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Media post: Things to Know Before you Drive a Car in Florida


Florida shares several characteristics with other states, but it also has some unique driving laws that may not apply in other places. The Florida Department of Transportation offers useful details on a variety of subjects, including exit locations, roundabouts, and speed limits. Before driving an automobile in Florida, everyone should be aware of the following.

Valid Driving License

If you’re planning to drive in Florida, it’s essential to familiarize yourself with the state’s driving laws. If you’re a tourist, make sure to carry your international driver’s license along with your regular license, and be aware of any additional requirements or restrictions imposed by Florida law. While an international driver’s license is generally accepted for tourists, it’s crucial to comply with Florida’s specific regulations to ensure a safe and lawful driving experience.

Speed Limits

The speed limit in Florida is 60 mph on other state highways, 65 mph on a four-lane divided highway outside of an urban region (with a population of 5,000 or more), and 70 mph on Interstates.

Driving too Slowly

Driving too slowly might result in a penalty in Florida since it can lead to collisions. Keep your speed within the posted limit and the pace of traffic, being careful not to obstruct other cars moving at regular, safe rates.

Turning Right on a Red Light

If no oncoming traffic is present, there is no sign prohibiting you from turning right at a red light, and you come to a complete stop, turning right at a red light is totally lawful in Florida. You cannot turn right at a stoplight with a red arrow, though.

Seat Belts

No matter where they are seated, all passengers under the age of 18 must be restrained by a safety belt or a child restraint system, including the driver and front-seat passengers. Every child under the age of five must be secured in a suitable child restraint system.

Cell Phones

Although it is legal to chat on a cell phone while driving in Florida, it is not advisable because distracted driving is one of the leading causes of accidents there. When you can, stop your car and pull over if you urgently need to use the phone.

Driving While Intoxicated

Driving while being under the influence of dangerous chemicals or illegal controlled substances, including marijuana, cocaine, methamphetamine, and heroin, is against Florida law if your blood alcohol content is.08 percent or higher. The penalties for driving when intoxicated by alcohol or drugs are usually the same.

Reckless Drivers

Avoid engaging with an aggressive driver who is speeding, cutting off cars, operating a truck in a blind zone, or acting in any other irregular manner because doing so could incite road rage. Instead, make a safe stop and give the eager driver room to pass. If you can, use your cell phone to call *FHP (*347) or 911 as you give the car’s registration plate and/or a brief description.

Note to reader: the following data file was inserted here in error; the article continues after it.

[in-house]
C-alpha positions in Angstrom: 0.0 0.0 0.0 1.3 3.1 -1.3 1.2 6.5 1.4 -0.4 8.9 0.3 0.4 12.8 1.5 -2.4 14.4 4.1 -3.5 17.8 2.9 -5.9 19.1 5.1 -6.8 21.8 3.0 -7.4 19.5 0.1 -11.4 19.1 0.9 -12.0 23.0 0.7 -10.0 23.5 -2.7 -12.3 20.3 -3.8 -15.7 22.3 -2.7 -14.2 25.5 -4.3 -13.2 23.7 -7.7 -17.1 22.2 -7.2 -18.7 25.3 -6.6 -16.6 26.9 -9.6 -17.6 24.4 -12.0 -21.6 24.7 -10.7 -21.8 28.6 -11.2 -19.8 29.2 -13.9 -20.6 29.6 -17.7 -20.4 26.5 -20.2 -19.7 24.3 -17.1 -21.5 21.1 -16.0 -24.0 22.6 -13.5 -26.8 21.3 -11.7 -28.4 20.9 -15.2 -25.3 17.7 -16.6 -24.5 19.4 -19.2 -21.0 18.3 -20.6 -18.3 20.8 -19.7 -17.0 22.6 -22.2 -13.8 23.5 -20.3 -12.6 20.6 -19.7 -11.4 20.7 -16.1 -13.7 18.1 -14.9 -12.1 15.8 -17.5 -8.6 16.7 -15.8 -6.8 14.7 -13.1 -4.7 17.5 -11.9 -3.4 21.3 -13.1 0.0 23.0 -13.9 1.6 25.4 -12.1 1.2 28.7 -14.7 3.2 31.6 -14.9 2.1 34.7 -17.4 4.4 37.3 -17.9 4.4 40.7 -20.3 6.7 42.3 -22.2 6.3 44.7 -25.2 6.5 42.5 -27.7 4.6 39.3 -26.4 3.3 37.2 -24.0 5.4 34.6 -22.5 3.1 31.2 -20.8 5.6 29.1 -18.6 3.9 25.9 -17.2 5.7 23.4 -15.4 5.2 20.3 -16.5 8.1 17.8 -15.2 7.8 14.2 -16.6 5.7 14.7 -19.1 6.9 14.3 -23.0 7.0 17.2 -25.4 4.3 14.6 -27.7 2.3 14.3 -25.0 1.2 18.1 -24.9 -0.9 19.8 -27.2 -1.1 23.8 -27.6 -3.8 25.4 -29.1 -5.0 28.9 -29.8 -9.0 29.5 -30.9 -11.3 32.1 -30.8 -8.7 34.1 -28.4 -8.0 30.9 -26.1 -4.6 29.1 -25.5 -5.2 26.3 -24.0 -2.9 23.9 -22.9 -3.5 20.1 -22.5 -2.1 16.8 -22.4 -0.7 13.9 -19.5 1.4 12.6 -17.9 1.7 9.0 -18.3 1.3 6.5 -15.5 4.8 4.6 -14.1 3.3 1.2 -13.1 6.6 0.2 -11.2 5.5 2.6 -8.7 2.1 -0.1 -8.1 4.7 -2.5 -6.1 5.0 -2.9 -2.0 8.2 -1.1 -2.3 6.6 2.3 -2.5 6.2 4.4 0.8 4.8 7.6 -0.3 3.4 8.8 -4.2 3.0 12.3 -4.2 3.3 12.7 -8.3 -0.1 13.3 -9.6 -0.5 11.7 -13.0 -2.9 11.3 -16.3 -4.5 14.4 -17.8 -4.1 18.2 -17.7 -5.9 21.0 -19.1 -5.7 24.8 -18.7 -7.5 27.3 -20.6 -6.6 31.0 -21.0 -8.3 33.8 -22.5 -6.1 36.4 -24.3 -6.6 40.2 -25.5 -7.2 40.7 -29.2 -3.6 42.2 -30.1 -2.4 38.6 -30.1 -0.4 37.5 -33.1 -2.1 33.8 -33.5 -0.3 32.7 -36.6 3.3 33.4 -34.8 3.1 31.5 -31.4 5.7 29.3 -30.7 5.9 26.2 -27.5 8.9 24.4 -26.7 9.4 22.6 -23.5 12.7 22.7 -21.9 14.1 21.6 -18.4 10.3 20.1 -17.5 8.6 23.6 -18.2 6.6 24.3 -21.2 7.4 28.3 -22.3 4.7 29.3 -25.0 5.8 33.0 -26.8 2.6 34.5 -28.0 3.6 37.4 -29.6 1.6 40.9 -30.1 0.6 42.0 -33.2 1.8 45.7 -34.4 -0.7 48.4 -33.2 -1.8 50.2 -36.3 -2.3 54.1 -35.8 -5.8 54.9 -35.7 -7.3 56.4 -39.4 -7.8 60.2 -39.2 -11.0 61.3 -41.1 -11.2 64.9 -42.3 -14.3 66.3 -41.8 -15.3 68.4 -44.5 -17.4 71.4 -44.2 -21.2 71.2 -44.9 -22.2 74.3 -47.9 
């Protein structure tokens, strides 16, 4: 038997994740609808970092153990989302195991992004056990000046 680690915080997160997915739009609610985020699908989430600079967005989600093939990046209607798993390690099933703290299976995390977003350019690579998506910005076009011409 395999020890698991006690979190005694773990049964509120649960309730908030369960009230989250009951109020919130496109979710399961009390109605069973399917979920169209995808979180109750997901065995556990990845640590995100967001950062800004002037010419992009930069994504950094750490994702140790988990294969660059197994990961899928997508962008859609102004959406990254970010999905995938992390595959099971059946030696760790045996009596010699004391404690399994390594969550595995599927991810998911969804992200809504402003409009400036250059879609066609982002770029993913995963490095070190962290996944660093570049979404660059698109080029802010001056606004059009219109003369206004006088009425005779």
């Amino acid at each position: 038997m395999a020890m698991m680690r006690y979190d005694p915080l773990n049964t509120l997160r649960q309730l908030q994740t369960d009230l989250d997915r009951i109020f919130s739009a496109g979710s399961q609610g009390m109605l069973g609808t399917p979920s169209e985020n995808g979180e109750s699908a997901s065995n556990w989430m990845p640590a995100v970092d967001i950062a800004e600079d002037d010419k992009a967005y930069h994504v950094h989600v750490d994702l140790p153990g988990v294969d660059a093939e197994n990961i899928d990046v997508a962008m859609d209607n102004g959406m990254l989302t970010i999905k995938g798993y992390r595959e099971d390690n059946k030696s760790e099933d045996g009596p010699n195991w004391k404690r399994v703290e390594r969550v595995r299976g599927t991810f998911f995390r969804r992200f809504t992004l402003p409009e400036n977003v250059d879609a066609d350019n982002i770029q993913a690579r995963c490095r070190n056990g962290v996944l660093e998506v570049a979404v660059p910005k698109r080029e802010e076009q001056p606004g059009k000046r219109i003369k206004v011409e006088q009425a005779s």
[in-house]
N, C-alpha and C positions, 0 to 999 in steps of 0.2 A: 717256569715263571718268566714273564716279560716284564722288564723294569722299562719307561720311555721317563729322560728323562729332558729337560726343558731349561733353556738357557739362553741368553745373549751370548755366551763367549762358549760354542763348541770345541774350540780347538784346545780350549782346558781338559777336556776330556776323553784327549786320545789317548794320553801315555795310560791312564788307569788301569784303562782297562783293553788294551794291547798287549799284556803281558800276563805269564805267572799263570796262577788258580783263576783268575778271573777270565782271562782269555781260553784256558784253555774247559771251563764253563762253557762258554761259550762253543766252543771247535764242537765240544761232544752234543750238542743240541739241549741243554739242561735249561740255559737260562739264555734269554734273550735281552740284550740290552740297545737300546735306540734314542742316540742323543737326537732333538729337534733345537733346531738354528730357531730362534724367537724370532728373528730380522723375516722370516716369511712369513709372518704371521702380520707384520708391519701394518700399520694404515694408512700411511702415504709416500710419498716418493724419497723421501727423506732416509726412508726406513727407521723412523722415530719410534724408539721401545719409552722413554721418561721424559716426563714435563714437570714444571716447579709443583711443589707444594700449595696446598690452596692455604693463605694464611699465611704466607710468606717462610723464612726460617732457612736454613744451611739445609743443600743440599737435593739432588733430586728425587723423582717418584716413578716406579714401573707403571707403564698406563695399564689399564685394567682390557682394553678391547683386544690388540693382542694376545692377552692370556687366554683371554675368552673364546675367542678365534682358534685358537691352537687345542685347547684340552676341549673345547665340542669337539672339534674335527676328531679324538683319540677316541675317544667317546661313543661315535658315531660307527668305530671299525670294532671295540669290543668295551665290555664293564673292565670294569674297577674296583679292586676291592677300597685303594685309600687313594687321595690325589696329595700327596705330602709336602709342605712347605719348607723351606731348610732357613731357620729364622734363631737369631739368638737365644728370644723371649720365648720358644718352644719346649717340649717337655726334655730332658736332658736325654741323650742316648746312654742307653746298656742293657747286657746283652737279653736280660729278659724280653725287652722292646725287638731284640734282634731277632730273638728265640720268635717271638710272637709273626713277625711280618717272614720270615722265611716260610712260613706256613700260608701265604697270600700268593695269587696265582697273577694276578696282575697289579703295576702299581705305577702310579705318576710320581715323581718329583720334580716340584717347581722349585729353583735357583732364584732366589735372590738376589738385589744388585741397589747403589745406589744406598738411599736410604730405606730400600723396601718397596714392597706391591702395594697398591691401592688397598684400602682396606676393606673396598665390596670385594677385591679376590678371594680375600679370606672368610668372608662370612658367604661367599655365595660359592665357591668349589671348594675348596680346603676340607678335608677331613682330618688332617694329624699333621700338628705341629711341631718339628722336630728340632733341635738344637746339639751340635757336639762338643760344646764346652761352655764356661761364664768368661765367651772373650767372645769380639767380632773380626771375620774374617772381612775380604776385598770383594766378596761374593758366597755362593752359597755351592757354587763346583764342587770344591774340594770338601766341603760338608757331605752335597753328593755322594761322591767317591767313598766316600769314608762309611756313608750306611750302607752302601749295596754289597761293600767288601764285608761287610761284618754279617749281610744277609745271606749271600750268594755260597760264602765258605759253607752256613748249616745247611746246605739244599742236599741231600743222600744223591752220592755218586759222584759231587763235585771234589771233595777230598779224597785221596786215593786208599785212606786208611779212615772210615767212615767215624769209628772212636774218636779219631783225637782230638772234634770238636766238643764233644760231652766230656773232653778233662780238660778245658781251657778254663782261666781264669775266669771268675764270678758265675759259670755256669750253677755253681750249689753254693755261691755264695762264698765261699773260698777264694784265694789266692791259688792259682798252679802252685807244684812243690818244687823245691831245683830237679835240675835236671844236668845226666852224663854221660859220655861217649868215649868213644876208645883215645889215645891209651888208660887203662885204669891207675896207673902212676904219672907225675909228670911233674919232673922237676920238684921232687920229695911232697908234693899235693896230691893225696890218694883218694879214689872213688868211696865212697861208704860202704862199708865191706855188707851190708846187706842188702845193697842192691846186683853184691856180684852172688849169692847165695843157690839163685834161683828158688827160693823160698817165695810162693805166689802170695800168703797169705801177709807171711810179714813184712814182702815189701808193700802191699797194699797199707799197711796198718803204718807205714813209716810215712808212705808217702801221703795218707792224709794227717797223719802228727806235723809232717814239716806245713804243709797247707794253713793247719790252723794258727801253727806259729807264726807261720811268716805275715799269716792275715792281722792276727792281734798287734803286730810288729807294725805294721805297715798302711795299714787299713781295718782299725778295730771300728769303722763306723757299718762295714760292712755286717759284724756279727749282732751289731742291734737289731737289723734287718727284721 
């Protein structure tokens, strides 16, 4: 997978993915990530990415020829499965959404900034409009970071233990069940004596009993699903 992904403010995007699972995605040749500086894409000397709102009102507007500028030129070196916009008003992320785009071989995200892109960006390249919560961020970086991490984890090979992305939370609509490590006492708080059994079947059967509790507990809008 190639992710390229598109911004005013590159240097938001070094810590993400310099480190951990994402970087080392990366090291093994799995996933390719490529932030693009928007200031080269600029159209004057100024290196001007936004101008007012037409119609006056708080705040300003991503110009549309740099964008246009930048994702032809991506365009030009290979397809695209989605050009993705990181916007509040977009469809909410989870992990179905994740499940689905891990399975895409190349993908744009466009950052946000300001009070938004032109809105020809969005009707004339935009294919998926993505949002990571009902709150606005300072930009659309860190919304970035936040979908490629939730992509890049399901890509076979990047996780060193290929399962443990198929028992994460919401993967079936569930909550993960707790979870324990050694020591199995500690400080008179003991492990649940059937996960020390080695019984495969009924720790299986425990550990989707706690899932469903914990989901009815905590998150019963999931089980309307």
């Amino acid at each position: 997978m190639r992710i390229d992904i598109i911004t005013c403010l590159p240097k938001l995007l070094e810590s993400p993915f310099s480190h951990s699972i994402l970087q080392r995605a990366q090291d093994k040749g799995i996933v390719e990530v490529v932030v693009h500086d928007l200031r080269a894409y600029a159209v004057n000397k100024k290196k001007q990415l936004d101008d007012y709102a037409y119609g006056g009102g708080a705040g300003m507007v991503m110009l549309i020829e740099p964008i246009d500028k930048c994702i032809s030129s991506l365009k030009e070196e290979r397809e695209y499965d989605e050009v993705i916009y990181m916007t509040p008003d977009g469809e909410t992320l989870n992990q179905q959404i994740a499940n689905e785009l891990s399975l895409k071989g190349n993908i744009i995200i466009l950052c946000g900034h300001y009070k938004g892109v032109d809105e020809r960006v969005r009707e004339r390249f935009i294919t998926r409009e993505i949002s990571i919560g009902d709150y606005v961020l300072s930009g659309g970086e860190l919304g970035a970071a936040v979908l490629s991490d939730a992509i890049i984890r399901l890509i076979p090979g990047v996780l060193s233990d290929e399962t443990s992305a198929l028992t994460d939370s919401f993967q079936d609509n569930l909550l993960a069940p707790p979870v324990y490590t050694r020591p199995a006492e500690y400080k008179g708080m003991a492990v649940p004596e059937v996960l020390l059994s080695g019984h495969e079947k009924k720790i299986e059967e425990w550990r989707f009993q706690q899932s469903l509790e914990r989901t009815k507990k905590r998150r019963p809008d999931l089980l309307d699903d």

Pulled Over by the Police

If you are traveling in Florida and the police pull you over, stop as swiftly and safely as you can. You shouldn’t exit the car. Keep driving, roll down the window, and heed their directions.

You must relocate to the far lane or slow down to 20 miles per hour less than the posted speed limit when a police car is stopped to assist a driver or during a routine stop.

Wrong-way Drivers

Call 911 right away to report a driver who is traveling against the flow of traffic and has failed to pay attention to posted traffic signs or pavement markings and is on grace period for expired tags. Reduce your speed and pull off the road right away if a vehicle approaching you is traveling the wrong way.

Parking in Florida

Ensure to park on the right side of the street, no more than one foot from the curb, unless the street is one-way. Florida prohibits parking on the opposite side of the street from another parked car (double parking), on sidewalks, crosswalks, in front of driveways, behind curbs painted yellow, or in areas with “No Parking” signs placed, at crossroads, and in a number of other places. You are required by state law to take your car’s keys out before you leave.

Driving Ages

In Florida, you must be between the ages of 15 and 17 to obtain a learner’s permit. To be qualified for a Class E license, you must be older than 16 and have a driver’s license that was issued after the age of 18. For the entire time you hold a learner’s permit, if you are under the age of 18, you must have a spotless driving record. In Florida, you must be older than 21 to rent an automobile. Young renters’ fees may apply to anyone between the ages of 21 and 24, so be aware of that.

Final Reflections

Before you start your automobile and head out onto the road, be sure to follow the instructions mentioned above. This will safeguard everyone’s safety, including you and others. You may enjoy your time on the road to the utmost by adhering to these.

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